Sebelius Defends Phone Calls To Urge Outreach Support
At a House hearing Tuesday, Health and Human Services Secretary Kathleen Sebelius said she did not seek funds from companies, but did ask them to support the outreach efforts of Enroll America, a nonprofit group. She told panel members she made five calls on behalf of the organization.
The New York Times: Sebelius Asked Companies To Support Health Care Law
Kathleen Sebelius, the secretary of health and human services, disclosed on Tuesday that she had made telephone calls to three companies regulated by her department and urged them to help a nonprofit group promote President Obama's health care law. … At a hearing of the House Committee on Education and the Workforce, Ms. Sebelius said she did not explicitly ask the companies for money, but urged them to support the work of the nonprofit group, Enroll America (Pear, 6/4).
The Washington Post: Sebelius Defends Obamacare Fundraising
Sebelius told members of Congress that she has made five outreach calls on behalf of Enroll America, a new organization that aims to increase public participation in the Affordable Care Act. … The secretary's outreach on behalf of the nonprofit came after Congress repeatedly denied requests from her agency to increase funding for the health care law. Without those additional funds, the department has said it lacks the resources to run a full-fledged campaign explaining the law to the public and promoting enrollment (Kliff, 6/4).
The Wall Street Journal's Washington Wire: Sebelius Pressed On Health-Law Discussions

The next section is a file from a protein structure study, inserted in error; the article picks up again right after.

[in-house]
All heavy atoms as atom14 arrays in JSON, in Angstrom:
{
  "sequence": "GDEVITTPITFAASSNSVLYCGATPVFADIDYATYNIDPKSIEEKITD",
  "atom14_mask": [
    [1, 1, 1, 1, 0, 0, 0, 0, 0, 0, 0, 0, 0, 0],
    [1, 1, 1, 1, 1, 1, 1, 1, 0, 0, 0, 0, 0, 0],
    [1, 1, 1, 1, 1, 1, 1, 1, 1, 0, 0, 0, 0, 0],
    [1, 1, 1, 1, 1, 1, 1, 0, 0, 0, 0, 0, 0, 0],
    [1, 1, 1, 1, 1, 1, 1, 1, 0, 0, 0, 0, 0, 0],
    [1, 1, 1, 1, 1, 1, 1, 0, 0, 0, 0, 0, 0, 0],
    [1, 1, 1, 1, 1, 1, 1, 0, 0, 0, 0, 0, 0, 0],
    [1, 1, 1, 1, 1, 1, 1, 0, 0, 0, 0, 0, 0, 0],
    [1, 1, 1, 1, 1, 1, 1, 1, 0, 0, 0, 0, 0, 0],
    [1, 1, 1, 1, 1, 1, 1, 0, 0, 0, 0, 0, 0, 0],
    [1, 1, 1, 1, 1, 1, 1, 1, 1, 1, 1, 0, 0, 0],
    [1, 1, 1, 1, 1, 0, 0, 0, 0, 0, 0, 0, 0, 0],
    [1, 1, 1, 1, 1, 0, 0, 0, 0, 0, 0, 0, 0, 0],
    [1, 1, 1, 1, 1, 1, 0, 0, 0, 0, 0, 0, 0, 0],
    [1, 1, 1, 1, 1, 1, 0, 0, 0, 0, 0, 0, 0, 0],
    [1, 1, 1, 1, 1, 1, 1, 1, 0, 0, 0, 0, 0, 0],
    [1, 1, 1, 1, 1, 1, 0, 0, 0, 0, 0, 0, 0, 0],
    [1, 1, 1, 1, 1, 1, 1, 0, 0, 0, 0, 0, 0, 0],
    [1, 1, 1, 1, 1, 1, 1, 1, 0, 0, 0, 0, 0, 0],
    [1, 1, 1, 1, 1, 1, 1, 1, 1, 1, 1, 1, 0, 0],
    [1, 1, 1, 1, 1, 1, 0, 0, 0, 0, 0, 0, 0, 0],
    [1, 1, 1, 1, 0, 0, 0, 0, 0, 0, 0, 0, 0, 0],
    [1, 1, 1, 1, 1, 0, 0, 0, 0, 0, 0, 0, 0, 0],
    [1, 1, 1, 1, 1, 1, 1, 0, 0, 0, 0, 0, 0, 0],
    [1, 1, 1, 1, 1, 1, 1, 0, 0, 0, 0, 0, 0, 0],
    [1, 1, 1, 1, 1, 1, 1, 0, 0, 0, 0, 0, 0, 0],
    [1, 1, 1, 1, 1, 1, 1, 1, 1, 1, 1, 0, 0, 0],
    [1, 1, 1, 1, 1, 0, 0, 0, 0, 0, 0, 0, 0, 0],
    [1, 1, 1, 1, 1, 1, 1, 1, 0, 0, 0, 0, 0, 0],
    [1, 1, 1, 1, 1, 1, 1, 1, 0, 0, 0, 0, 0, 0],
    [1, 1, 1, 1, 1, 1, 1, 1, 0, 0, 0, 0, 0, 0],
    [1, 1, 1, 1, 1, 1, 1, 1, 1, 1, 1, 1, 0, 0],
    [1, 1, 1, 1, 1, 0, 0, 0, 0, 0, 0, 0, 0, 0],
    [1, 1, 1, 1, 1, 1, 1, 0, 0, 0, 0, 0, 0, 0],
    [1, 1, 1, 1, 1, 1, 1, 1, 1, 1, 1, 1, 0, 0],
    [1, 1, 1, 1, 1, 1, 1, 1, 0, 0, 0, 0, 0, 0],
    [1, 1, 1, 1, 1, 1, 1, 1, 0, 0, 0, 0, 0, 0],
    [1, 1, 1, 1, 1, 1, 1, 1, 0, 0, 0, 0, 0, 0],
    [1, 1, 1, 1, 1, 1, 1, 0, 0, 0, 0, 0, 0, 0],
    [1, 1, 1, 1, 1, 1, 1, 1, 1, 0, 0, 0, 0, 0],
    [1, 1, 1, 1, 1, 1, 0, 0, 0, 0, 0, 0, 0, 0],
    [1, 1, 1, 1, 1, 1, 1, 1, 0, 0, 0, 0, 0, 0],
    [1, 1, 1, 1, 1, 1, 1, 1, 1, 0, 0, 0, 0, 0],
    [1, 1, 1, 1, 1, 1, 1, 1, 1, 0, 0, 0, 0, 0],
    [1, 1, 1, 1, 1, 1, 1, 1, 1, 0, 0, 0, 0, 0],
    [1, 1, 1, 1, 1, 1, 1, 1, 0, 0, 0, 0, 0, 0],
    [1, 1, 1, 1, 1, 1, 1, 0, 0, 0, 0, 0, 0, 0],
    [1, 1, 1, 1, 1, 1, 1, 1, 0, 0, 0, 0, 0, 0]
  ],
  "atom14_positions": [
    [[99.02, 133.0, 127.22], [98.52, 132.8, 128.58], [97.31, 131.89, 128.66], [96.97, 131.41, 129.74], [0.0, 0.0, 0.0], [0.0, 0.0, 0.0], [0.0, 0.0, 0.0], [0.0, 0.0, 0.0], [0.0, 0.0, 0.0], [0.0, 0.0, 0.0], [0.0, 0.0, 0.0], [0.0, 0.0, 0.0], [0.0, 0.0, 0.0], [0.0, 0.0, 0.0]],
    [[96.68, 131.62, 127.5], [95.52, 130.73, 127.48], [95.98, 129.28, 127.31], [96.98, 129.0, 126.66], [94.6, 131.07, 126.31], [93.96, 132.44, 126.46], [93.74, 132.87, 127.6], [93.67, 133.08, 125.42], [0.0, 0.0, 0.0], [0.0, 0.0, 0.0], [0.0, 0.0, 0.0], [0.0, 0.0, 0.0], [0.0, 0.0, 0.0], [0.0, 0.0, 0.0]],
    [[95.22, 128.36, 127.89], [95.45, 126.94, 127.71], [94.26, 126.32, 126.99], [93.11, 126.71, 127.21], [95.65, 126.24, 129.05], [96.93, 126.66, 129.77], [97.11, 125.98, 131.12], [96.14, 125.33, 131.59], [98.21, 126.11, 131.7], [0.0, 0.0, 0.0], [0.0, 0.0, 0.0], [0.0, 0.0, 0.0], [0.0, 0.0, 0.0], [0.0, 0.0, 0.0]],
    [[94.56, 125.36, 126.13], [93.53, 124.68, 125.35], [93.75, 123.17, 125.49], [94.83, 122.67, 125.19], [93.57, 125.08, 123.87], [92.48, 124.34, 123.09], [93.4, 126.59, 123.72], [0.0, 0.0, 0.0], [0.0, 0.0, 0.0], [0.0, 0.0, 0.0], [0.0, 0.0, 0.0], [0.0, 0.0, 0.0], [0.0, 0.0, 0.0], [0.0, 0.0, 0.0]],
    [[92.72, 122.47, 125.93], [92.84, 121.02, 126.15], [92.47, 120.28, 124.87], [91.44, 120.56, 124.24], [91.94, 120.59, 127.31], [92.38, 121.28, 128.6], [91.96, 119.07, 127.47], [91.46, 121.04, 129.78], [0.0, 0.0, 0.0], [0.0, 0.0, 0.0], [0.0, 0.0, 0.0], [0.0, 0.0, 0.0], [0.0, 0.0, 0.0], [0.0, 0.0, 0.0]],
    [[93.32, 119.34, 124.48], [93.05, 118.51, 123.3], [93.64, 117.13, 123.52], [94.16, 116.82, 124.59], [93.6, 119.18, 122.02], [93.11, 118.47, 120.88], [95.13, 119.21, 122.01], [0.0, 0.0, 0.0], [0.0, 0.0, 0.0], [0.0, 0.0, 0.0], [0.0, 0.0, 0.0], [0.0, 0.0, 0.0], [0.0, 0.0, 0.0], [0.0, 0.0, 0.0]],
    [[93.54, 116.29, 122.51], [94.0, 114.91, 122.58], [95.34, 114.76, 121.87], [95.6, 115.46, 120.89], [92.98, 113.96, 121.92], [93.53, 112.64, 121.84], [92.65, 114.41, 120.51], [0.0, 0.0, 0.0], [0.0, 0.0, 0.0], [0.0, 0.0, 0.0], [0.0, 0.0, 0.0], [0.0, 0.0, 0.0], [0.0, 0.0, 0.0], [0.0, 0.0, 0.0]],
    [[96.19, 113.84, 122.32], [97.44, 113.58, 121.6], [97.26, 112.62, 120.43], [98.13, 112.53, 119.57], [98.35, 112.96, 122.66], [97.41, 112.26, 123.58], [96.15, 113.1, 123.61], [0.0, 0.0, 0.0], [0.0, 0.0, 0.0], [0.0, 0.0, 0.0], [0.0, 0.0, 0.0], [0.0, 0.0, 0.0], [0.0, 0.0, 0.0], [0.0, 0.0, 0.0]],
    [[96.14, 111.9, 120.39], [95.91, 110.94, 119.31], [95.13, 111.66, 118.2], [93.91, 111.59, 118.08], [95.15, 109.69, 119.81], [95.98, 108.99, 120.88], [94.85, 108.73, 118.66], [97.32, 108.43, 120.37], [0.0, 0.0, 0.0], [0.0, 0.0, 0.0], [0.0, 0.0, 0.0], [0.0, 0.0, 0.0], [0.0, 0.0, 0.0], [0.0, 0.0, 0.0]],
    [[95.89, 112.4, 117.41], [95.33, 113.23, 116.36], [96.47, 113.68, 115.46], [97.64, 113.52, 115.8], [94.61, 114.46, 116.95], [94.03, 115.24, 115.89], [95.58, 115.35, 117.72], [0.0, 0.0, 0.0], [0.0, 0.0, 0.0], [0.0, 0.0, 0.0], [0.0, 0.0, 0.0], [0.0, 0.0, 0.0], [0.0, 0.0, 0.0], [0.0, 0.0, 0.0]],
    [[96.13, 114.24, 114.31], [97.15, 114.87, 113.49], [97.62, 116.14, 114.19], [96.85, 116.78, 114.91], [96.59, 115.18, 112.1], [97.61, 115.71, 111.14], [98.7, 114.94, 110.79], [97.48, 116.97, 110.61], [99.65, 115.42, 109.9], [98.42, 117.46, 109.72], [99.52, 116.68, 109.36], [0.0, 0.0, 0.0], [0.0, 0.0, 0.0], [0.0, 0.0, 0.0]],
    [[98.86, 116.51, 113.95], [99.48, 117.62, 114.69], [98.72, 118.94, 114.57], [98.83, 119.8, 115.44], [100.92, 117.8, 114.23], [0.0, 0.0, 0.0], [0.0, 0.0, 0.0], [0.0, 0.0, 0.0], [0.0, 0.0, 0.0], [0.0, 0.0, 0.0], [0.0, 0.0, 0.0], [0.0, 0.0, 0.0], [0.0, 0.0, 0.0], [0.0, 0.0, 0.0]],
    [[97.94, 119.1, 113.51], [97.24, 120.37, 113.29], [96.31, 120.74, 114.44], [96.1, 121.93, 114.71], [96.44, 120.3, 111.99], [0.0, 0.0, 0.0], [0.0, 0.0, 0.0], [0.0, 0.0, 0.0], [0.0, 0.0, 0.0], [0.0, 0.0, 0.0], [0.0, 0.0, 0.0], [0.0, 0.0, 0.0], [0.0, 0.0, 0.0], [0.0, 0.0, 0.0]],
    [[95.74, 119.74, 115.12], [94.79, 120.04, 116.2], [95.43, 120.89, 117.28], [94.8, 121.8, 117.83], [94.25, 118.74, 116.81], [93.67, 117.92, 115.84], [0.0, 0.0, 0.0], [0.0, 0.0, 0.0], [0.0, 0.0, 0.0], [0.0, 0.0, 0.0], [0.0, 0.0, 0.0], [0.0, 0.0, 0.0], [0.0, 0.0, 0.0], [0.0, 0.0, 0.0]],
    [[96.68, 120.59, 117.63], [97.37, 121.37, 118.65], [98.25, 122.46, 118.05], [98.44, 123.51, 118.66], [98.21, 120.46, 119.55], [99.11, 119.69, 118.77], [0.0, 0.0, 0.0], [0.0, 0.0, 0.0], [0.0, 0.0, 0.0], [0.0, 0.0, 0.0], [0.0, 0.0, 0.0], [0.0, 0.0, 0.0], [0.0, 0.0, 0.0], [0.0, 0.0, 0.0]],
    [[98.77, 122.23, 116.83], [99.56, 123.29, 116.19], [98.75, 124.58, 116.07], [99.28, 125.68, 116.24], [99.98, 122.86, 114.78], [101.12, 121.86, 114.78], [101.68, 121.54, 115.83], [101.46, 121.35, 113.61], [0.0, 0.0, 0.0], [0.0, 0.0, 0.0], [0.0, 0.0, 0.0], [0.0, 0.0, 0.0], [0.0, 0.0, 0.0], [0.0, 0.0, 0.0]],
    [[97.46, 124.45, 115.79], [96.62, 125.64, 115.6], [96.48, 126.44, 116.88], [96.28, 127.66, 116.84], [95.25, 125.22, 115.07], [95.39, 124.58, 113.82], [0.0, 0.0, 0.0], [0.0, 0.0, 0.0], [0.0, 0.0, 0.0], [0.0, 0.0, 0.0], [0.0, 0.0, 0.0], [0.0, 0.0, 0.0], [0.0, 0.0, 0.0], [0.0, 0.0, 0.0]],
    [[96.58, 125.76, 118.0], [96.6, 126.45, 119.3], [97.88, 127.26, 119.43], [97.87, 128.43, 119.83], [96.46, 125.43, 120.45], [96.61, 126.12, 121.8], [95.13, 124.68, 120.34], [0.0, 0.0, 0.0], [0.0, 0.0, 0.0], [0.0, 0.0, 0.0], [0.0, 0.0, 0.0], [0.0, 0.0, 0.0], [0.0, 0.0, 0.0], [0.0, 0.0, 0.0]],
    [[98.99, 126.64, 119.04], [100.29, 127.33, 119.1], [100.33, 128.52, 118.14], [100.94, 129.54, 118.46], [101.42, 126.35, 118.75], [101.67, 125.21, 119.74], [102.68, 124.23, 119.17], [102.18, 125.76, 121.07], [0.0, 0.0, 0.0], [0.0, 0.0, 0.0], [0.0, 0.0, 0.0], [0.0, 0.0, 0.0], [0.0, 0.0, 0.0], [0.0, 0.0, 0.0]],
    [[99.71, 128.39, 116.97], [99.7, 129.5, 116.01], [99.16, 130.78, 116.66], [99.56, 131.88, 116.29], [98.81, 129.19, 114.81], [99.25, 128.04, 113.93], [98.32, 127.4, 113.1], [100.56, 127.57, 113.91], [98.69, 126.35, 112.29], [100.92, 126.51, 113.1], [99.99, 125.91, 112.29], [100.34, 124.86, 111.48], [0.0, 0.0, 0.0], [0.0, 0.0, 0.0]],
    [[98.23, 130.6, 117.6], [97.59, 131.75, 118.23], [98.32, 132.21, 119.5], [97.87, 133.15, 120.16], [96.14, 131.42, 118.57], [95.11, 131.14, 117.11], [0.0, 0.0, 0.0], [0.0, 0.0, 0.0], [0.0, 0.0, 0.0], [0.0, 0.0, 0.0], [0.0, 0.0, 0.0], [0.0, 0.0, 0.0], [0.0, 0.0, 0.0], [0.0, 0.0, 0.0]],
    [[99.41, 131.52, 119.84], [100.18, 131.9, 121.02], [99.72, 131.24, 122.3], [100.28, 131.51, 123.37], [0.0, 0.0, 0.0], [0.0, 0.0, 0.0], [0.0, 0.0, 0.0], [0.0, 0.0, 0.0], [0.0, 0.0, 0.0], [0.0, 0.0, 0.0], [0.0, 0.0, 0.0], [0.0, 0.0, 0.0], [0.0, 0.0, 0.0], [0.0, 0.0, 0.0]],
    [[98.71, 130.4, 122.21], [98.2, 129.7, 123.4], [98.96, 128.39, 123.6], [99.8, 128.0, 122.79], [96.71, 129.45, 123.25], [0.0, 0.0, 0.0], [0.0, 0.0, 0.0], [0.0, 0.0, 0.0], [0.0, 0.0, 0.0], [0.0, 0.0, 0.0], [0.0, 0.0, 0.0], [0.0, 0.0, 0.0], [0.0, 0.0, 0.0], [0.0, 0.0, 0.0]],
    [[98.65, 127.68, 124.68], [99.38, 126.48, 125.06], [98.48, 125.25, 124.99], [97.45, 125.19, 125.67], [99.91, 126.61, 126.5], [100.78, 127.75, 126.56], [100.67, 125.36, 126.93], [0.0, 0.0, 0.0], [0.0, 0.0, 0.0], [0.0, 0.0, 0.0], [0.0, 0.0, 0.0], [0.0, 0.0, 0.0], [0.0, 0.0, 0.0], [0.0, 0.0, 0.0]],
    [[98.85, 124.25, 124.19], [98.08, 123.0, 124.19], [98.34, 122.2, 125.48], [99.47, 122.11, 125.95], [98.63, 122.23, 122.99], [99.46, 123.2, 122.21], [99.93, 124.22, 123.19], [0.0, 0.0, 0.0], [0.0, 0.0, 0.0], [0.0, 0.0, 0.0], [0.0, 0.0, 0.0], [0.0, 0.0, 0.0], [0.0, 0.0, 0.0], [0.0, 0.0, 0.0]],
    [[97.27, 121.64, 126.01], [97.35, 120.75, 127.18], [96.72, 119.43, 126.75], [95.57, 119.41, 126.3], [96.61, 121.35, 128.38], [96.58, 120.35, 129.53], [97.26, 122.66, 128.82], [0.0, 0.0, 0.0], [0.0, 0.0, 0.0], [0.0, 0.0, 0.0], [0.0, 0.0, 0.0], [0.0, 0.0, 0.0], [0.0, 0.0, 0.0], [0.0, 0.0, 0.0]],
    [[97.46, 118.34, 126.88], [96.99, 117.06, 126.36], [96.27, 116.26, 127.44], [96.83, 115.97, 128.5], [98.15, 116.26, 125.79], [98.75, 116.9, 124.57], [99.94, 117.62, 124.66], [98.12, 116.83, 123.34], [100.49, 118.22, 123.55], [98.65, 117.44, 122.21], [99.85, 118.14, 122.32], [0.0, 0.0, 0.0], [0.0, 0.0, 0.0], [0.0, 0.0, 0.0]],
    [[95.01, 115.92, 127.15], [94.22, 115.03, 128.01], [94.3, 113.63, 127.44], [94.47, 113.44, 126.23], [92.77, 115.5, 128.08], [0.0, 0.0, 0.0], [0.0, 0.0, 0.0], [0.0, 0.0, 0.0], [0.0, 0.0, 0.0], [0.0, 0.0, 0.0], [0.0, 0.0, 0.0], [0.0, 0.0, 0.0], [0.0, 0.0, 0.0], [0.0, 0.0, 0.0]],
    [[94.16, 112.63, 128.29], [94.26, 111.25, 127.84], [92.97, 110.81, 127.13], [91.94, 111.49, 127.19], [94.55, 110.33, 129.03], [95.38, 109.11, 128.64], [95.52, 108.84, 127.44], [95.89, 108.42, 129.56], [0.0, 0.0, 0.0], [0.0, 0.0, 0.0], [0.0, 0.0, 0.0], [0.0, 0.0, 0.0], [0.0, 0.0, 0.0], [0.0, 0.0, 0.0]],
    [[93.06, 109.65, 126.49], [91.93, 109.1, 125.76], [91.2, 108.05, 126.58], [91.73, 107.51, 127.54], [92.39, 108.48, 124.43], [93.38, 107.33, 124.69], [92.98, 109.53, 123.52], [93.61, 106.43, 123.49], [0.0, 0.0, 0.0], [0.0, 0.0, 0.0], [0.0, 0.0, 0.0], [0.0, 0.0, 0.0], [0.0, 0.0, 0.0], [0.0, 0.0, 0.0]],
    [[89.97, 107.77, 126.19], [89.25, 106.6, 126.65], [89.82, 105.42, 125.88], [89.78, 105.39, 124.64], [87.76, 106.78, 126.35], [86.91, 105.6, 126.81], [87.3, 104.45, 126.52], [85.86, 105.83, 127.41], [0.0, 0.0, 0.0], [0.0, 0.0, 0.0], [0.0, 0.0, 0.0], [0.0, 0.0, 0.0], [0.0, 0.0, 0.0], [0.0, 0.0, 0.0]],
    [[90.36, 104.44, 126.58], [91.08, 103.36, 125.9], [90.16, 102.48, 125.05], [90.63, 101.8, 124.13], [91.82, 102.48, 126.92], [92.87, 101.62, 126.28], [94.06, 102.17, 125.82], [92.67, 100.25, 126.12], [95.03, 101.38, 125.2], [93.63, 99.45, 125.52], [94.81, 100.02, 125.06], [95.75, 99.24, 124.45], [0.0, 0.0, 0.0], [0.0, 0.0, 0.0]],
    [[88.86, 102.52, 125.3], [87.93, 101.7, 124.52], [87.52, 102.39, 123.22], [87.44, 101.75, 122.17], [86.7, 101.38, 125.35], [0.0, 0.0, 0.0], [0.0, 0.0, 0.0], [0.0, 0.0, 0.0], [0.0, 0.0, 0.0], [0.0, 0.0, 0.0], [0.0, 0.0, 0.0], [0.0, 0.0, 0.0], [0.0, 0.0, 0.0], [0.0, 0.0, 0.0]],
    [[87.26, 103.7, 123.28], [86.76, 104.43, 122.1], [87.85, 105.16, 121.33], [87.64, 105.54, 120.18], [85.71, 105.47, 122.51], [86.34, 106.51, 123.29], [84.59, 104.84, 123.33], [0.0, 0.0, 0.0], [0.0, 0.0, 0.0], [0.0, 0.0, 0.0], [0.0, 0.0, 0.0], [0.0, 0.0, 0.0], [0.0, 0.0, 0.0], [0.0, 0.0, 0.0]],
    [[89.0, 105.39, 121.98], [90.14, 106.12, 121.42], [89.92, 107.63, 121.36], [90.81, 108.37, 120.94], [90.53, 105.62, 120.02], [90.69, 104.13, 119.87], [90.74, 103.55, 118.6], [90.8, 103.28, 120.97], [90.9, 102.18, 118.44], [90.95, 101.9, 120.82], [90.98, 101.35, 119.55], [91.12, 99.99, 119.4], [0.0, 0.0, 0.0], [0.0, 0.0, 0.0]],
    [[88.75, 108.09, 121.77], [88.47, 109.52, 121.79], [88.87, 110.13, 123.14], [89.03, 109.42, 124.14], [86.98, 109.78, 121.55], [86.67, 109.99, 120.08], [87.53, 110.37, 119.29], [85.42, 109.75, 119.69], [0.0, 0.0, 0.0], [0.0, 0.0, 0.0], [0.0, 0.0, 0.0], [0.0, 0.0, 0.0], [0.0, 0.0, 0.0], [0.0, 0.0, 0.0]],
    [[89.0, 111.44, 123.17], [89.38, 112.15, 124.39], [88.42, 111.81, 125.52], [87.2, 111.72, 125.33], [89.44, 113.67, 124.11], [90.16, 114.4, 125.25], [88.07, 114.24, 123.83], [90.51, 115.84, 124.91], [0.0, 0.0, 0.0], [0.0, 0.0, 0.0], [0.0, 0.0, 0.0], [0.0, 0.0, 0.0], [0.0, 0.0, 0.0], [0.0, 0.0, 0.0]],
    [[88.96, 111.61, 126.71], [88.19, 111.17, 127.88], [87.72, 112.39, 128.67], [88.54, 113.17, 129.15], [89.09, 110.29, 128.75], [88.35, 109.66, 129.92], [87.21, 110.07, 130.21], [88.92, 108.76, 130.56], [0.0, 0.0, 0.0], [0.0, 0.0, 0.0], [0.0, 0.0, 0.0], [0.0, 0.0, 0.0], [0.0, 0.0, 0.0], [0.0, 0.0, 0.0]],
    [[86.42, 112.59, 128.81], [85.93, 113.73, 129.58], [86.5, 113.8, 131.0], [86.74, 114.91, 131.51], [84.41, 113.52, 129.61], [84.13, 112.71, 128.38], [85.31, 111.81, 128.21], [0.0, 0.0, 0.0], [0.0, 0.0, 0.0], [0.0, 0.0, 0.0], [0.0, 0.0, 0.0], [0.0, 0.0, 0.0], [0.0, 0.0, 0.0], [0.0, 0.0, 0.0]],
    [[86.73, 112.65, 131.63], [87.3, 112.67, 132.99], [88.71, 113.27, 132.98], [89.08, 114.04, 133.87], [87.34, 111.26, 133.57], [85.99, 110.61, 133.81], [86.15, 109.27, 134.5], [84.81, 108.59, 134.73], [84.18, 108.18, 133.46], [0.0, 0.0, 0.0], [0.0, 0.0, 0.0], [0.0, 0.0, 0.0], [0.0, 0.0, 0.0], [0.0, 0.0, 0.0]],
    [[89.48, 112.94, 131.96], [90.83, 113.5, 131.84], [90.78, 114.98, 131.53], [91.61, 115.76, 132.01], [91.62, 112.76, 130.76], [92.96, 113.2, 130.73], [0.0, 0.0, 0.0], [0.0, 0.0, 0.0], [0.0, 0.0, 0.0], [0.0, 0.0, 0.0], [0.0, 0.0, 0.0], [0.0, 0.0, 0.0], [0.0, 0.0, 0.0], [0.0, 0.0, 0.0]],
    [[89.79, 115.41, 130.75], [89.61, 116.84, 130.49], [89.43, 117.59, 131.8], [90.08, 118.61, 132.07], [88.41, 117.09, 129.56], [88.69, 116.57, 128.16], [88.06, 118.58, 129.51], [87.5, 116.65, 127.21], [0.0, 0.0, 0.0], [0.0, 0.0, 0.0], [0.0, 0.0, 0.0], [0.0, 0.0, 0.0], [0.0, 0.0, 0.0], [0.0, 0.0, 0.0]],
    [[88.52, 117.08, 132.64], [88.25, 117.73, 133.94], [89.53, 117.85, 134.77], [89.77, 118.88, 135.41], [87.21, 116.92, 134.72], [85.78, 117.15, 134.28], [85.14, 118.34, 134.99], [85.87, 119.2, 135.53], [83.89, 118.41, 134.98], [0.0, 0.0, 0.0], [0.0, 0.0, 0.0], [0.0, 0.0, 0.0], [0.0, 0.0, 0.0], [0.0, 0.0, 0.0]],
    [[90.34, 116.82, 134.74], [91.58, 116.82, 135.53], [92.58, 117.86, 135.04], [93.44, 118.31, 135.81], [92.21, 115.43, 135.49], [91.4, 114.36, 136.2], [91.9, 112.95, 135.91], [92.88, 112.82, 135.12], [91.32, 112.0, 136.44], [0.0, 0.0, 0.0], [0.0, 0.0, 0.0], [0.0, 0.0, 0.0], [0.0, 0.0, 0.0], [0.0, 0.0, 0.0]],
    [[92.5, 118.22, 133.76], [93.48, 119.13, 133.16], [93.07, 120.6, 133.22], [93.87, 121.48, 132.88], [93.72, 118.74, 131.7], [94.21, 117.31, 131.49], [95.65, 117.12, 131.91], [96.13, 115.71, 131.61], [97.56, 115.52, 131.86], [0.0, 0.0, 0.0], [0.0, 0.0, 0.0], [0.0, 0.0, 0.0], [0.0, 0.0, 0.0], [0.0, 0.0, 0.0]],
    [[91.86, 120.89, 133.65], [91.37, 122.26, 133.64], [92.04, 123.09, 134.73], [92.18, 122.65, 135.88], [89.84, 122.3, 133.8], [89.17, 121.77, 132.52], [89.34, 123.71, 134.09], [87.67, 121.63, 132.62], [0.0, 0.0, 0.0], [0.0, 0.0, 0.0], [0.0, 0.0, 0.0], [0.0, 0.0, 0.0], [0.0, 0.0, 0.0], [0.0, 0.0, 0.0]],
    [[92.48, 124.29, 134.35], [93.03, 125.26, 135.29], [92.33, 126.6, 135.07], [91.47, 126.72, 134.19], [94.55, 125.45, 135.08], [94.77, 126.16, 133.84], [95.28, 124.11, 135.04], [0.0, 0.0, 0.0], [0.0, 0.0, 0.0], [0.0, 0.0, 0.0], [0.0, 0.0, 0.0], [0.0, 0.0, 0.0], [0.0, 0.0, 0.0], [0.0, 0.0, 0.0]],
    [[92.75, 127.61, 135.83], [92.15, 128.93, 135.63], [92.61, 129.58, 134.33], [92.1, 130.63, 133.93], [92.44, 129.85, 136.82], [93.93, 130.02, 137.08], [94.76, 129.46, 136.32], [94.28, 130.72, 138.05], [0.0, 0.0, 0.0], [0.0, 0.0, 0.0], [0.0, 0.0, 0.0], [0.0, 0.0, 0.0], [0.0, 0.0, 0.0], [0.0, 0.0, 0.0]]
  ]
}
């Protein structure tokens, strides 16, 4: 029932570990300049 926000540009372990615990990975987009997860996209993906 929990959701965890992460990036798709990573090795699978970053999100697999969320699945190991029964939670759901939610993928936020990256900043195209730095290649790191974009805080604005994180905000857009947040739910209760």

Ms. Sebelius said she only discussed funding with the tax-preparation firm H&R Block and the Robert Wood Johnson Foundation, two organizations that are not regulated by HHS. HHS acknowledged seeking funds from the two entities last month and has said the secretary hasn’t asked for any money from companies or entities the HHS regulates. Johnson & Johnson’s drugs and medical devices are regulated by the Food and Drug Administration, which is part of HHS (Dooren, 6/4).
Politico: Kathleen Sebelius Defends Her Fundraising For Obamacare
Appearing before Congress for the first time since news broke about her calls to drum up support from outside groups, Sebelius on Tuesday had a slew of defenses ready to go. She said her calls were legal, appropriate and no different than what her Republican predecessors had done in similar situations. … Sebelius pointed to similar efforts by Mike Leavitt and Tommy Thompson, who are former heads of HHS and Republicans, to publicize the prescription drug benefit in Medicare Part D and the Children’s Health Insurance Program. And she said she had not solicited funds from groups regulated by HHS — but maintained that the Public Health Service Act allows her to if she wishes (Cunningham, 6/5).
Kaiser Health News: Health On The Hill: Sebelius Faces Questions About Fundraising Calls
Kaiser Health News staff writer Mary Agnes Carey talks with Jackie Judd about how Health and Human Services Secretary Kathleen Sebelius defended herself against criticism from congressional Republicans about her calls to outside organizations asking them to support outreach efforts by a nonprofit group (6/4).
Reuters: Sebelius Says She Talked To Health Firms On Obamacare Outreach
U.S. Health and Human Services Secretary Kathleen Sebelius said on Tuesday that she talked to three healthcare companies about a private nonprofit group helping to implement healthcare reform, but she denied asking for donations. In her first public comments on an issue Republicans have sought to portray as a scandal, Sebelius vigorously defended her efforts to rally private support for a summer outreach campaign to persuade uninsured Americans to sign up for subsidized health coverage through new online state insurance marketplaces (Morgan, 6/4).
Bloomberg: Sebelius Called J&J, Kaiser, Ascension For Enroll America
U.S. Health Secretary Kathleen Sebelius said she talked with health-care companies she regulates, including Johnson & Johnson (JNJ), about helping a nonprofit group publicize the 2010 Affordable Care Act. Ascension Health, a Catholic health care system, and the nonprofit hospital and insurance company Kaiser Permanente were also urged to lend support, though no financial contributions were requested, Sebelius told lawmakers at a hearing today in Washington (Wayne, 6/4).